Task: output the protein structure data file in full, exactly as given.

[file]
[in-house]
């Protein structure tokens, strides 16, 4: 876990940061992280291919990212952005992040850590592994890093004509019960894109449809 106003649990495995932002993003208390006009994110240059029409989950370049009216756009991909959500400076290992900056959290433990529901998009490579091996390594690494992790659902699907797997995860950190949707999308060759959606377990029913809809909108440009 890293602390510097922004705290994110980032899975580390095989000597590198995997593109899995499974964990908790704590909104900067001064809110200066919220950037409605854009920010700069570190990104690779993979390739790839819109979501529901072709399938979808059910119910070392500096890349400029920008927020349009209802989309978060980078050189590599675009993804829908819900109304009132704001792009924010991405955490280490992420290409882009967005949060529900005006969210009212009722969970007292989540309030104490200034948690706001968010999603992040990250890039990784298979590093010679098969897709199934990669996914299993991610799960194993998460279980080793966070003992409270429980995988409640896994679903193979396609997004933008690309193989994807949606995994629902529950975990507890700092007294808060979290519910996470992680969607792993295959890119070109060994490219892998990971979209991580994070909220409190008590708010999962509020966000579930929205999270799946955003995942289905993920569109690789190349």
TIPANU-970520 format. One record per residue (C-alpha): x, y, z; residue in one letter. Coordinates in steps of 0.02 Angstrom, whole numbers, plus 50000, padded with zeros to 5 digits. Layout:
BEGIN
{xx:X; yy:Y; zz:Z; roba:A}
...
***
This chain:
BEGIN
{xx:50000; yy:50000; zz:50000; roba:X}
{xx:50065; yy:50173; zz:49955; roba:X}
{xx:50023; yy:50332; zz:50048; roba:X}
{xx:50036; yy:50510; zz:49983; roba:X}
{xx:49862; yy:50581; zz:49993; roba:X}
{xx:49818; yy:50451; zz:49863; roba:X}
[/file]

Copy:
[in-house]
């Protein structure tokens, strides 16, 4: 876990940061992280291919990212952005992040850590592994890093004509019960894109449809 106003649990495995932002993003208390006009994110240059029409989950370049009216756009991909959500400076290992900056959290433990529901998009490579091996390594690494992790659902699907797997995860950190949707999308060759959606377990029913809809909108440009 890293602390510097922004705290994110980032899975580390095989000597590198995997593109899995499974964990908790704590909104900067001064809110200066919220950037409605854009920010700069570190990104690779993979390739790839819109979501529901072709399938979808059910119910070392500096890349400029920008927020349009209802989309978060980078050189590599675009993804829908819900109304009132704001792009924010991405955490280490992420290409882009967005949060529900005006969210009212009722969970007292989540309030104490200034948690706001968010999603992040990250890039990784298979590093010679098969897709199934990669996914299993991610799960194993998460279980080793966070003992409270429980995988409640896994679903193979396609997004933008690309193989994807949606995994629902529950975990507890700092007294808060979290519910996470992680969607792993295959890119070109060994490219892998990971979209991580994070909220409190008590708010999962509020966000579930929205999270799946955003995942289905993920569109690789190349």
TIPANU-970520 format. One record per residue (C-alpha): x, y, z; residue in one letter. Coordinates in steps of 0.02 Angstrom, whole numbers, plus 50000, padded with zeros to 5 digits. Layout:
BEGIN
{xx:X; yy:Y; zz:Z; roba:A}
...
***
This chain:
BEGIN
{xx:50000; yy:50000; zz:50000; roba:X}
{xx:50065; yy:50173; zz:49955; roba:X}
{xx:50023; yy:50332; zz:50048; roba:X}
{xx:50036; yy:50510; zz:49983; roba:X}
{xx:49862; yy:50581; zz:49993; roba:X}
{xx:49818; yy:50451; zz:49863; roba:X}